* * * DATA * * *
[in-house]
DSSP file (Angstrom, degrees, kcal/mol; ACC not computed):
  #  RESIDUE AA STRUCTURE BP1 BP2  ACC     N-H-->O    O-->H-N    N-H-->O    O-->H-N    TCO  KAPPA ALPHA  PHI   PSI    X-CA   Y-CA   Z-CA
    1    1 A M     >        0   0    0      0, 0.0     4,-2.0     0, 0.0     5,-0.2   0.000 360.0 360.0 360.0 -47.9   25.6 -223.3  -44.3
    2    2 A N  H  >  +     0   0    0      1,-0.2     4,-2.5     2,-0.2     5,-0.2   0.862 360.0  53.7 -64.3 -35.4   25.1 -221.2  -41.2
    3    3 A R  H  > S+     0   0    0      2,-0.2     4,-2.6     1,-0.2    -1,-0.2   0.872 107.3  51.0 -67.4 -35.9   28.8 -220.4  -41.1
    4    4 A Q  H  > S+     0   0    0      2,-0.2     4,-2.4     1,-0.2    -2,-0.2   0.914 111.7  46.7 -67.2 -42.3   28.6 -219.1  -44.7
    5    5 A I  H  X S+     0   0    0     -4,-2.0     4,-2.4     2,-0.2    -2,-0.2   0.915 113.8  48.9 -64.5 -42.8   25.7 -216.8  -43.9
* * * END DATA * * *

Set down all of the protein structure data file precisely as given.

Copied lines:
[in-house]
DSSP file (Angstrom, degrees, kcal/mol; ACC not computed):
  #  RESIDUE AA STRUCTURE BP1 BP2  ACC     N-H-->O    O-->H-N    N-H-->O    O-->H-N    TCO  KAPPA ALPHA  PHI   PSI    X-CA   Y-CA   Z-CA
    1    1 A M     >        0   0    0      0, 0.0     4,-2.0     0, 0.0     5,-0.2   0.000 360.0 360.0 360.0 -47.9   25.6 -223.3  -44.3
    2    2 A N  H  >  +     0   0    0      1,-0.2     4,-2.5     2,-0.2     5,-0.2   0.862 360.0  53.7 -64.3 -35.4   25.1 -221.2  -41.2
    3    3 A R  H  > S+     0   0    0      2,-0.2     4,-2.6     1,-0.2    -1,-0.2   0.872 107.3  51.0 -67.4 -35.9   28.8 -220.4  -41.1
    4    4 A Q  H  > S+     0   0    0      2,-0.2     4,-2.4     1,-0.2    -2,-0.2   0.914 111.7  46.7 -67.2 -42.3   28.6 -219.1  -44.7
    5    5 A I  H  X S+     0   0    0     -4,-2.0     4,-2.4     2,-0.2    -2,-0.2   0.915 113.8  48.9 -64.5 -42.8   25.7 -216.8  -43.9